Ford sales rose just 2.1% in November on a daily-selling-rate basis as the automaker continues to manage the transition to the new aluminum-intensive ’15 F-150 pickup.
The switchover has left Ford with limited supplies of the outgoing model, which has hampered sales the past several months. The automaker expects the situation to continue into next year when its Kansas City, MO, plant begins shifting production over to the new F-150.
“We’re managing carefully through the transition and everything is on plan,” John Felice, vice president-U.S. Marketing, Sales and Service, says in a conference call with journalists and analysts. “It’s a delicate balance and we’re being disciplined with incentive spend and average transaction prices.”
Ford says F-150 ATPs are about $40,000, some $2,100 higher than year-ago. Industrywide, fullsize pickup ATPs are up about $2,000, the automaker says.
F-Series deliveries in November fell 7.0% to 54,470, but Felice says economic conditions favor the fullsize pickup segment going forward.
“Housing is improving and fuel prices are down, which is a really positive economic condition for fullsize pickups,” he says. “But until (the model) changeover is complete we will see sales tempered by F-Series.”
Low fuel prices may provide a boost for fullsize pickups but are having the opposite effect on other segments.
Erich Merkle, Ford’s top U.S. sales analyst, says small-car deliveries have been hard hit by falling gasoline prices, which averaged $2.76 nationwide according to the AAA insurance agency.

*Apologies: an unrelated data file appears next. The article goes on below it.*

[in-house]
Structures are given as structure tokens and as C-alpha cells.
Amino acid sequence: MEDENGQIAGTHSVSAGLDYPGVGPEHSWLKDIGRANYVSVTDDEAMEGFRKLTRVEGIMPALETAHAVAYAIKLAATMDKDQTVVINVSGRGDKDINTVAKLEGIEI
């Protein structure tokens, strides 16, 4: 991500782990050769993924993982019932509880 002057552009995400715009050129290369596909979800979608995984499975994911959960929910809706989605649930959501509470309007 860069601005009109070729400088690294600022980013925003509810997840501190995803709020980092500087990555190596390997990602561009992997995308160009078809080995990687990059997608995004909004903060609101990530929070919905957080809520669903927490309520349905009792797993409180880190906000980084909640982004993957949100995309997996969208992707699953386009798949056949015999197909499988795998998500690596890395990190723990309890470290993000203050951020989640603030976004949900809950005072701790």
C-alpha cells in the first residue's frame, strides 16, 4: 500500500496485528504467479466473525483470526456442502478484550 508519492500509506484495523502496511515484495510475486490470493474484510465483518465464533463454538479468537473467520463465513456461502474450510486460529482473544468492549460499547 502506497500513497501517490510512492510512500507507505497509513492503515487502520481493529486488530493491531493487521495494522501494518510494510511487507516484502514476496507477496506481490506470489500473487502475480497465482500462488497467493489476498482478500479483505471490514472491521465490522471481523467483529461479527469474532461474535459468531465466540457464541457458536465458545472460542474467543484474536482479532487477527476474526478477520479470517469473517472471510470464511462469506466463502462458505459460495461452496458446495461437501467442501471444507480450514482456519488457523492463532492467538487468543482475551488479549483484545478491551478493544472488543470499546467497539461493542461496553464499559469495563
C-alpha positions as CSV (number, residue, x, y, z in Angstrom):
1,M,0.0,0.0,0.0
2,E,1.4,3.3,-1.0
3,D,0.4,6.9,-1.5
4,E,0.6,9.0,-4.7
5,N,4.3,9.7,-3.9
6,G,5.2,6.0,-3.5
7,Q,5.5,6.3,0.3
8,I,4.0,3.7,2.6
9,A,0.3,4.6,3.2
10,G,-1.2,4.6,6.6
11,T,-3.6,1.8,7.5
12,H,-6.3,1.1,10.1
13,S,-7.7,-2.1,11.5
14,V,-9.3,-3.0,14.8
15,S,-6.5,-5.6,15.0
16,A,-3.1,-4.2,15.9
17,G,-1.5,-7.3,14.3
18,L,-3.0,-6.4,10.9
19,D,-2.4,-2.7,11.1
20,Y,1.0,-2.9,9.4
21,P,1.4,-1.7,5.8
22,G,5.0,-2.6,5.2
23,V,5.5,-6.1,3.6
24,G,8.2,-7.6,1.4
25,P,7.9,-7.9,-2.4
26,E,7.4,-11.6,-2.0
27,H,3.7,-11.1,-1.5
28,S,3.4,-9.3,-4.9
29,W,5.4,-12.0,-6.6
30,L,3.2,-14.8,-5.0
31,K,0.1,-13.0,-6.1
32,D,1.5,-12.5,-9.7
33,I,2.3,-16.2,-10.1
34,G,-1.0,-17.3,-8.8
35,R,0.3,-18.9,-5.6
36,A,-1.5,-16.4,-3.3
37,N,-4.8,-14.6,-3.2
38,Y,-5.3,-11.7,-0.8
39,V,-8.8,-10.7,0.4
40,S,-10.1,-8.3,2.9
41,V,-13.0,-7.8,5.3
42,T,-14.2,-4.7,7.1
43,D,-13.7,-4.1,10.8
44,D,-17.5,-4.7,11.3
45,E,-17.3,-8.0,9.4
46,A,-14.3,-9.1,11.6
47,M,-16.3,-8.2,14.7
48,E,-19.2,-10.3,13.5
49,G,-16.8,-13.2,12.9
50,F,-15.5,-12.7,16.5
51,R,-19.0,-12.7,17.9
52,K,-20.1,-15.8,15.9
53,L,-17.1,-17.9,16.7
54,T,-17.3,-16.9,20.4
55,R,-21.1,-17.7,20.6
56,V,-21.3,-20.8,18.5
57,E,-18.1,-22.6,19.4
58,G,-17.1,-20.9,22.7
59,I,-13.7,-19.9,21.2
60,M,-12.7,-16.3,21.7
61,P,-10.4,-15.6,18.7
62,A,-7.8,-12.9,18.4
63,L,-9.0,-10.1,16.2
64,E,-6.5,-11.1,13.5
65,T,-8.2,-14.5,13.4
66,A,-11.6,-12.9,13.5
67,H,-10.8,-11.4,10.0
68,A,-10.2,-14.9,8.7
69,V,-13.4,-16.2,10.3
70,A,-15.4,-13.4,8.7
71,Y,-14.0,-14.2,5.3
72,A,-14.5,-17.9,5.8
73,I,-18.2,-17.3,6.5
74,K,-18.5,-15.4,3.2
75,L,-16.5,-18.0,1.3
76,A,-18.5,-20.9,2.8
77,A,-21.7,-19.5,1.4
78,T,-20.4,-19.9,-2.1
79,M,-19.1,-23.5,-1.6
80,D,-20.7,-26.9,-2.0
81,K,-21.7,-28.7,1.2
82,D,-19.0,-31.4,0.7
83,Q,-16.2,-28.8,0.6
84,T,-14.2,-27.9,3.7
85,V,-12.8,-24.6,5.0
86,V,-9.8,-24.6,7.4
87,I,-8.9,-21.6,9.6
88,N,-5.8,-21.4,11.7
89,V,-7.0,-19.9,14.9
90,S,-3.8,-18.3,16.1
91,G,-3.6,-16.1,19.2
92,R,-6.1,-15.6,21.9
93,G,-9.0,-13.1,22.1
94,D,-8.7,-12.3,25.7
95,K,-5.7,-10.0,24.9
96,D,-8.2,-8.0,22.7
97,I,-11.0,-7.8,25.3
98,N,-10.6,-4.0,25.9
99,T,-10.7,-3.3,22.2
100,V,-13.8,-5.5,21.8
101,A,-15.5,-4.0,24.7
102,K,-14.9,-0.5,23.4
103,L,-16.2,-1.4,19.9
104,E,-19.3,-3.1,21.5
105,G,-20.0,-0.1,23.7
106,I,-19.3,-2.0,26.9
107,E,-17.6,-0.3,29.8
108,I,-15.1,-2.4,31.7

“With low fuel prices, we suspect small cars will remain flat as a percentage of the industry at just under 20%,” he says. “Next year small utilities could surpass the small-car segment.”
Ford small cars felt the impact from falling gas prices in November, with Fiesta deliveries plummeting 23.0% to 3,436 and C-Max hybrid sales tumbling 15.8% to 1,940. Focus sales were flat vs. year-ago on 14,862 units.
The Mustang pony car had a strong month as inventories of the new ’15 model were built up. Mustang deliveries soared 68.8% to 8,728, the car’s best November tally since 2006.
“Mustang had a breakout month,” Felice says. “Mustang growth is strong all over, but strongest in Texas, while California is second. It’s turning in just eight days.”
Ford utility sales in November were strong, with the exception of the Edge CUV, which posted a 9.2% decline vs. year-ago to 7,648. Deliveries of the Escape CUV rose 26.5%, while the Explorer and Expedition SUVs were up 19.4% and 18.5%, respectively.
Ford’s November sales also were impacted by a deliberate pullback on deliveries to rental-car agencies. Year-to-date, Ford fleet sales to commercial businesses were up 2% and increased 16% to government agencies, but were off 16% to rental-car companies.
“We’re now at the point where we see stability in the rental business,” Felice says. “Some months will be up, some will be down, but (sales) will be reasonably steady.”
Lincoln deliveries were up 21%, marking the luxury division’s best November since 2007. The increase was driven primarily by the new MKC CUV, which accounted for 2,152 deliveries in the month. Most other models posted decreases, including the MKZ midsize sedan, which was off 23.6%.
Despite the precipitous drop by the MKZ, Lincoln’s second-newest product, Felice says he’s pleased with the direction of the marque.
“Momentum is building as we close out the year,” he says. “It’s good to see MKC performing well and lifting the brand.”